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Logo of jcellbiolHomeThe Rockefeller University PressEditorsContactInstructions for AuthorsThis issue
J Cell Biol. 1996 August 2; 134(4): 971–983.
PMCID: PMC2120965

The function of intermediate filaments in cell shape and cytoskeletal integrity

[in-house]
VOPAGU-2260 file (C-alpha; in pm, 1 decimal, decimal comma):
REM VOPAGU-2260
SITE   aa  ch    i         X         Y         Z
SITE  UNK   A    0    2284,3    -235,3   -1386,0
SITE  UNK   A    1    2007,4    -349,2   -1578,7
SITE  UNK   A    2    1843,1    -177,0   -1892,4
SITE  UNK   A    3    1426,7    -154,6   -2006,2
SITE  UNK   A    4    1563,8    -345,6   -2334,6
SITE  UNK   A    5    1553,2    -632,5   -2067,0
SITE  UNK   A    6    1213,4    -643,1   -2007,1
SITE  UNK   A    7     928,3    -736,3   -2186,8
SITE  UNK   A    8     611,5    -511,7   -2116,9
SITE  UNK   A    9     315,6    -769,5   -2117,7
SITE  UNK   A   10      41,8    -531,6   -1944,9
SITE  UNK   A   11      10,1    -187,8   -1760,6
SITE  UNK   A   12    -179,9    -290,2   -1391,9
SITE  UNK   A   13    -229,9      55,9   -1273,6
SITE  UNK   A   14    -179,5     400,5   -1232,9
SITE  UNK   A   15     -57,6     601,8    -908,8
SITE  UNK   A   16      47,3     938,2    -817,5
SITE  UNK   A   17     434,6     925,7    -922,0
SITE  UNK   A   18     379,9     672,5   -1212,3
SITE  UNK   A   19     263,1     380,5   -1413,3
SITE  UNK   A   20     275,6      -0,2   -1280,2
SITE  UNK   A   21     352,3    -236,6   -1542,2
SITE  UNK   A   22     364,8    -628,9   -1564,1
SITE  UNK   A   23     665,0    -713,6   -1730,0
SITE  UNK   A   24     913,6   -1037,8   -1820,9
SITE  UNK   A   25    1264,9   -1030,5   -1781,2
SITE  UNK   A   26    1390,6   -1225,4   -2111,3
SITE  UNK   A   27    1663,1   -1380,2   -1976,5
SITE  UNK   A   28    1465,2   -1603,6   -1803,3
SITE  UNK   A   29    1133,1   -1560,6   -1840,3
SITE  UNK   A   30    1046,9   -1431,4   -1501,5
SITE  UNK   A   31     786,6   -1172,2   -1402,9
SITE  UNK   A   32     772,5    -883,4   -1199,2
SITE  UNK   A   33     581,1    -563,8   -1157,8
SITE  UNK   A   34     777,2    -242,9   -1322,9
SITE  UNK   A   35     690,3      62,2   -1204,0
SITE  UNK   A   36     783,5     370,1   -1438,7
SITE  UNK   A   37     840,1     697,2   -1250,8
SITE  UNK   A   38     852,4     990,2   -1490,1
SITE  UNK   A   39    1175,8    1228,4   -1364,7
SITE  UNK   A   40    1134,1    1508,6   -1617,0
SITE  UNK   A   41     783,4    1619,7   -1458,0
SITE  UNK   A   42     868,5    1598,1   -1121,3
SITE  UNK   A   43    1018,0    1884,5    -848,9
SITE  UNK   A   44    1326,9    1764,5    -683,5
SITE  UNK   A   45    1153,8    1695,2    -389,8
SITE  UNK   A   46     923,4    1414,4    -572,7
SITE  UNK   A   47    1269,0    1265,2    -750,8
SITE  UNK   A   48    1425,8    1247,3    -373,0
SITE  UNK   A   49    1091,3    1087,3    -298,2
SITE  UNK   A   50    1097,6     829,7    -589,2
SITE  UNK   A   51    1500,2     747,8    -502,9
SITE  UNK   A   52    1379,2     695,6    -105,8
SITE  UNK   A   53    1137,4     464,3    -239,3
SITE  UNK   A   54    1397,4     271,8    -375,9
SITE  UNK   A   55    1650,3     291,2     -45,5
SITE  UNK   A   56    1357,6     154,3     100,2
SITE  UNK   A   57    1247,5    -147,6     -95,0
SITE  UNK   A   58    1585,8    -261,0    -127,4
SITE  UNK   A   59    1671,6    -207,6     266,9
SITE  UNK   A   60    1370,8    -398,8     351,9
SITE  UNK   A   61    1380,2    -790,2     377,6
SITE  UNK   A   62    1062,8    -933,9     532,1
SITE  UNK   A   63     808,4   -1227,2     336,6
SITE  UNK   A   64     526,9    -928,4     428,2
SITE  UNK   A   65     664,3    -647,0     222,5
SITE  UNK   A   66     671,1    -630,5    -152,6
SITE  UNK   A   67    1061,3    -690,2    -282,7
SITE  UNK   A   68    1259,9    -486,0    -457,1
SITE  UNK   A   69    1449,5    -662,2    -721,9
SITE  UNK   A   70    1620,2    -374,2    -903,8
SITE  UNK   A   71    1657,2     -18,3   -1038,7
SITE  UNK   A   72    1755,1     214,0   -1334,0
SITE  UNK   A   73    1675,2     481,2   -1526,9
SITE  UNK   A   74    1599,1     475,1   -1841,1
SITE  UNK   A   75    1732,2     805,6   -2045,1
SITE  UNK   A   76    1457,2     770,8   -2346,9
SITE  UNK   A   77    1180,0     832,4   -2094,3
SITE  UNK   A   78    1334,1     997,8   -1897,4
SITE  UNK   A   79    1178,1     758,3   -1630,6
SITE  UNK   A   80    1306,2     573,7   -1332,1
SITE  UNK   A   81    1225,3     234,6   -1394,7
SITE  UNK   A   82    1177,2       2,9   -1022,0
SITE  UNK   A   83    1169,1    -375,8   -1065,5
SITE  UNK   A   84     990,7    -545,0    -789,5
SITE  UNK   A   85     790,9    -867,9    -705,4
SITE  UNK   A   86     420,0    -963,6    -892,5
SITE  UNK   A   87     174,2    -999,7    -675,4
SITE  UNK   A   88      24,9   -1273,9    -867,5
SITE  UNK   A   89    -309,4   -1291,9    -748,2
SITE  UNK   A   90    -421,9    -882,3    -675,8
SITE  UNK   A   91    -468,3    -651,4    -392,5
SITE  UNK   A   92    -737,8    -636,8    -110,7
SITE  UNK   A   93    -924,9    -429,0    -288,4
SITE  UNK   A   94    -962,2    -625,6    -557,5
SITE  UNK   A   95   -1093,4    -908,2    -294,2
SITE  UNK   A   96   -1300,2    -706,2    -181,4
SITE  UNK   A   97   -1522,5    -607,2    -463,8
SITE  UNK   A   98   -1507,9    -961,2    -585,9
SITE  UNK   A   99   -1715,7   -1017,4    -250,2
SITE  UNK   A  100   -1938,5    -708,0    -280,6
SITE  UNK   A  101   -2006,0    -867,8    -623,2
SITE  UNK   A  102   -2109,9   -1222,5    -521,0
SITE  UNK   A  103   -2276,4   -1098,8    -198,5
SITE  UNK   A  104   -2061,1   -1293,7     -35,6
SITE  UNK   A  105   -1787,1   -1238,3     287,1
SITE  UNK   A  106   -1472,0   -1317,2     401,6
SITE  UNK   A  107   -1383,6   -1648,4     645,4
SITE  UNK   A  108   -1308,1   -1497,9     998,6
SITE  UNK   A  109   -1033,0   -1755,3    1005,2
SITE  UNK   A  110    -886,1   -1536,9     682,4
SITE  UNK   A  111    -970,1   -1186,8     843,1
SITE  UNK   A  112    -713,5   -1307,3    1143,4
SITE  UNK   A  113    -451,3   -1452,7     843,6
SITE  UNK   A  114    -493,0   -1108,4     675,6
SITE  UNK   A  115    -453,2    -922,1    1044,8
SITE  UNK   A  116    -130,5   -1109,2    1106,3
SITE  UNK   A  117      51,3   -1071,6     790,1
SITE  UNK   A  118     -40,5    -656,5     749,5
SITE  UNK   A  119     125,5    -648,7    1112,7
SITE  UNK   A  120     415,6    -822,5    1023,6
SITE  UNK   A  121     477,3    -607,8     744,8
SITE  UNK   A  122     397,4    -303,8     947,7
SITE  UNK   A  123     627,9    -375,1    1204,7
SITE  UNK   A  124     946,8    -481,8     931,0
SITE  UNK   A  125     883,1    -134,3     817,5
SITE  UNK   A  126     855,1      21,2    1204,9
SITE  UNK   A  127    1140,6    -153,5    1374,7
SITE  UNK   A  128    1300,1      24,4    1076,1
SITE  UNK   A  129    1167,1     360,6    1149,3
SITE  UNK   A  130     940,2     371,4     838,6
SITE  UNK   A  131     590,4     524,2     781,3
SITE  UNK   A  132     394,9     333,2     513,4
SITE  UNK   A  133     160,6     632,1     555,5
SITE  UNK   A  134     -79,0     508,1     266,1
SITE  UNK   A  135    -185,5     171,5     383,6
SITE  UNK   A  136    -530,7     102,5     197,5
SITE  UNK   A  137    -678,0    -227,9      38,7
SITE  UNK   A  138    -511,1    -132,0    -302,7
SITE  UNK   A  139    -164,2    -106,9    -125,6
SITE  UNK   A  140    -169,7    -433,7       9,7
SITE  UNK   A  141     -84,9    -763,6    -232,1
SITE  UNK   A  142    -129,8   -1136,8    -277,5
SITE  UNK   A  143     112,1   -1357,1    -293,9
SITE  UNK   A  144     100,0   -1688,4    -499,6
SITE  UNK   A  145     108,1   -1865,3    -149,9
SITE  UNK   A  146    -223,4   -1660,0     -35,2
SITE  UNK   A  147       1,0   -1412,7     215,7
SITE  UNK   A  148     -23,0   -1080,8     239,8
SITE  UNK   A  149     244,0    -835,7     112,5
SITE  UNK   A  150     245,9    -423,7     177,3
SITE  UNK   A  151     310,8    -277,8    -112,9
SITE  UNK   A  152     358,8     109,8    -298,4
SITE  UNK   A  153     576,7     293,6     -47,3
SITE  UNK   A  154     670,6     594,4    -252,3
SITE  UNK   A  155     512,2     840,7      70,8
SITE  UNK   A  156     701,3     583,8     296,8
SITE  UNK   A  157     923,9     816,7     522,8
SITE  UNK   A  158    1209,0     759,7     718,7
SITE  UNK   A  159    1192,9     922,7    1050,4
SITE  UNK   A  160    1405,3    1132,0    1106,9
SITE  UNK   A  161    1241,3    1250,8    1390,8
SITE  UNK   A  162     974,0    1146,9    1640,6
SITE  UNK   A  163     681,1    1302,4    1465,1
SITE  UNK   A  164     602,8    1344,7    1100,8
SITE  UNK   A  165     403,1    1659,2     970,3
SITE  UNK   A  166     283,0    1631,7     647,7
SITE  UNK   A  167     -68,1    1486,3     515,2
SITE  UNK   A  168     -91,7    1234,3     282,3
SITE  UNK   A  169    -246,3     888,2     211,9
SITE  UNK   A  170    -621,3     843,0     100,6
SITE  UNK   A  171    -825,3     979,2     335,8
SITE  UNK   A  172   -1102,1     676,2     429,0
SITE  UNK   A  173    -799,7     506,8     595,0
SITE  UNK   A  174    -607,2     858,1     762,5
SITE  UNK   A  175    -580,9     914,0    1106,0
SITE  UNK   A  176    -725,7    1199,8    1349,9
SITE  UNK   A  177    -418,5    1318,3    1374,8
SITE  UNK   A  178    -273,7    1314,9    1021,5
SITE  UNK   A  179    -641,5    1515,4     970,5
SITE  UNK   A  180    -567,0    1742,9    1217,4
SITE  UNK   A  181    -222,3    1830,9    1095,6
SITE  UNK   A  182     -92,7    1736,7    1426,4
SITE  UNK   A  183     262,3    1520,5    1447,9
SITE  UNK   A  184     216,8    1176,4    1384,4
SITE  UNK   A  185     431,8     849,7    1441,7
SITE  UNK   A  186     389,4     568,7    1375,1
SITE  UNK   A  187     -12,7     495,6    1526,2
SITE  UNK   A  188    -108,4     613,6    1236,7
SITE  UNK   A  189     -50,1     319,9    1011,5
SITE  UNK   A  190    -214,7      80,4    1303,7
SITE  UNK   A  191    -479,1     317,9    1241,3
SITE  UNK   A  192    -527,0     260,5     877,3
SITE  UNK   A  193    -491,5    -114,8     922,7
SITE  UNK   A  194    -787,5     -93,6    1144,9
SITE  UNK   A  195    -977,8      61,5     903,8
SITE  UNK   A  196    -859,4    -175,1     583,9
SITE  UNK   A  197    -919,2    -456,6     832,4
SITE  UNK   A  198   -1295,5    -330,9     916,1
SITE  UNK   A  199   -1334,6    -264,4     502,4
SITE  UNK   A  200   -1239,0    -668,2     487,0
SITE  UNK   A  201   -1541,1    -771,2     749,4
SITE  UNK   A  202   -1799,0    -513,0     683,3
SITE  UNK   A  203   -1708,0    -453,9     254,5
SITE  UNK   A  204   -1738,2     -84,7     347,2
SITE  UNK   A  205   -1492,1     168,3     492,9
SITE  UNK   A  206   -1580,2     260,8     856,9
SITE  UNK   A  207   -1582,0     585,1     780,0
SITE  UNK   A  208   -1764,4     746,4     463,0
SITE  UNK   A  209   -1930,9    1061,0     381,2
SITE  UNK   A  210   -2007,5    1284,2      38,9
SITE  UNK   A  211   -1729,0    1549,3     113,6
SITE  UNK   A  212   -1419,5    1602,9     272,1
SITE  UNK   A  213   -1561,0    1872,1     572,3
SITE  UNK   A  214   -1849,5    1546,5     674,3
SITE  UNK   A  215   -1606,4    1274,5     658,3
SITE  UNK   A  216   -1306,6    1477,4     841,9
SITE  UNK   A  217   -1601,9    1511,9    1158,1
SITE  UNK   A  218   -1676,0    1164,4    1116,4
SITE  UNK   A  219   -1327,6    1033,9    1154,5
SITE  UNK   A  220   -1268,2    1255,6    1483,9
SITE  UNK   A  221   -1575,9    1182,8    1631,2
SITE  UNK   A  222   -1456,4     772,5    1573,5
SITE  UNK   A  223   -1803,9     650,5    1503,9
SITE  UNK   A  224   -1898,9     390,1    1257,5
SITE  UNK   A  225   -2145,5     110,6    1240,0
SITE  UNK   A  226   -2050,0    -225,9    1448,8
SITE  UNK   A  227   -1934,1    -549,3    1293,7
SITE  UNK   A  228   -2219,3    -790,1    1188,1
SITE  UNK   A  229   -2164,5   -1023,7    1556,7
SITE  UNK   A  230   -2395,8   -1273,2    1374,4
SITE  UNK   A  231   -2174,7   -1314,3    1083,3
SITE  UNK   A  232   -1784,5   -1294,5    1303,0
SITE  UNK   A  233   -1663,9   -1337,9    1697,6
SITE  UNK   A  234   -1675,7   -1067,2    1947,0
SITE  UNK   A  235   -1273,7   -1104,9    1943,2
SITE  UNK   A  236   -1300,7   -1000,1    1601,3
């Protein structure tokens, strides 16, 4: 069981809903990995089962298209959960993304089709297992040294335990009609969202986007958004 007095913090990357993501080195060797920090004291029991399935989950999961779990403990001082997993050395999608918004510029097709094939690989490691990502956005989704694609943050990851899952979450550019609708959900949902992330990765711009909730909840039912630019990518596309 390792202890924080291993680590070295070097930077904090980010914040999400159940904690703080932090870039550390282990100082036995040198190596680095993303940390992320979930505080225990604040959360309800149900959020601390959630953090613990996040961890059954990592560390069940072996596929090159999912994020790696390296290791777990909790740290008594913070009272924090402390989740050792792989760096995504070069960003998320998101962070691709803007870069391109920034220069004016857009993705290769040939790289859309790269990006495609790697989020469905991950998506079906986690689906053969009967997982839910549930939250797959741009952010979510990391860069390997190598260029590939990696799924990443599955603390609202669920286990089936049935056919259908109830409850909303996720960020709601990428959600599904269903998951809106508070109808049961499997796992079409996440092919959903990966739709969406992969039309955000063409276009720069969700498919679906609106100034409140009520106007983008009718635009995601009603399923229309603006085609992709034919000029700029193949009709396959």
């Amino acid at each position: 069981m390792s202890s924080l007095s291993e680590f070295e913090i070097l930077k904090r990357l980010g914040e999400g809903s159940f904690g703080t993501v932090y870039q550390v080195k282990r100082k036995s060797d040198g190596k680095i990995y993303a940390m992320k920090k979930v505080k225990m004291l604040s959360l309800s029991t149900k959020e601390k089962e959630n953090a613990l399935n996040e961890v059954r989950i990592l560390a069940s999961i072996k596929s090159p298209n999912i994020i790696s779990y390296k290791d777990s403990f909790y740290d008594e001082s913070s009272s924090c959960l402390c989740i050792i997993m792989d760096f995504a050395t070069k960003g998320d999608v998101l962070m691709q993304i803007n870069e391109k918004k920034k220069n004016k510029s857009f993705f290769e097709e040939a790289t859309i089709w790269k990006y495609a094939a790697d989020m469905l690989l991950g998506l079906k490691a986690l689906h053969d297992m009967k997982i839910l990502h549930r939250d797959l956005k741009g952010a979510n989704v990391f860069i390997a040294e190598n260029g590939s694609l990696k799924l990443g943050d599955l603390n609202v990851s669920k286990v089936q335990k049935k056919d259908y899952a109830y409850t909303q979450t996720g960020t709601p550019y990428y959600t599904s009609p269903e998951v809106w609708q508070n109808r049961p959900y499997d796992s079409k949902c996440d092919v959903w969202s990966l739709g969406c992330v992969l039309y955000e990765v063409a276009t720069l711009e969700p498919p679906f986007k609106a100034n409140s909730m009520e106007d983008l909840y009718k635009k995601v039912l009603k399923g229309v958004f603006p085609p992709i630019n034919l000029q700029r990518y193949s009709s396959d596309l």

This study describes the development and use of a specific method for disassembling intermediate filament (IF) networks in living cells. It takes advantage of the disruptive effects of mimetic peptides derived from the amino acid sequence of the helix initiation 1A domain of IF protein chains. The results demonstrate that at 1:1 molar ratios, these peptides disassemble vimentin IF into small oligomeric complexes and monomers within 30 min at room temperature in vitro. Upon microinjection into cultured fibroblasts, these same peptides induce the rapid disassembly of IF networks. The disassembly process is accompanied by a dramatic alteration in cell shape and the destabilization of microtubule and actin-stress fiber networks. These changes in cell shape and IF assembly states are reversible. The results are discussed with respect to the roles of IF in cell shape and the maintenance of the integrity and mechanical properties of the cytoplasm, as well as the stability of the other major cytoskeletal systems.

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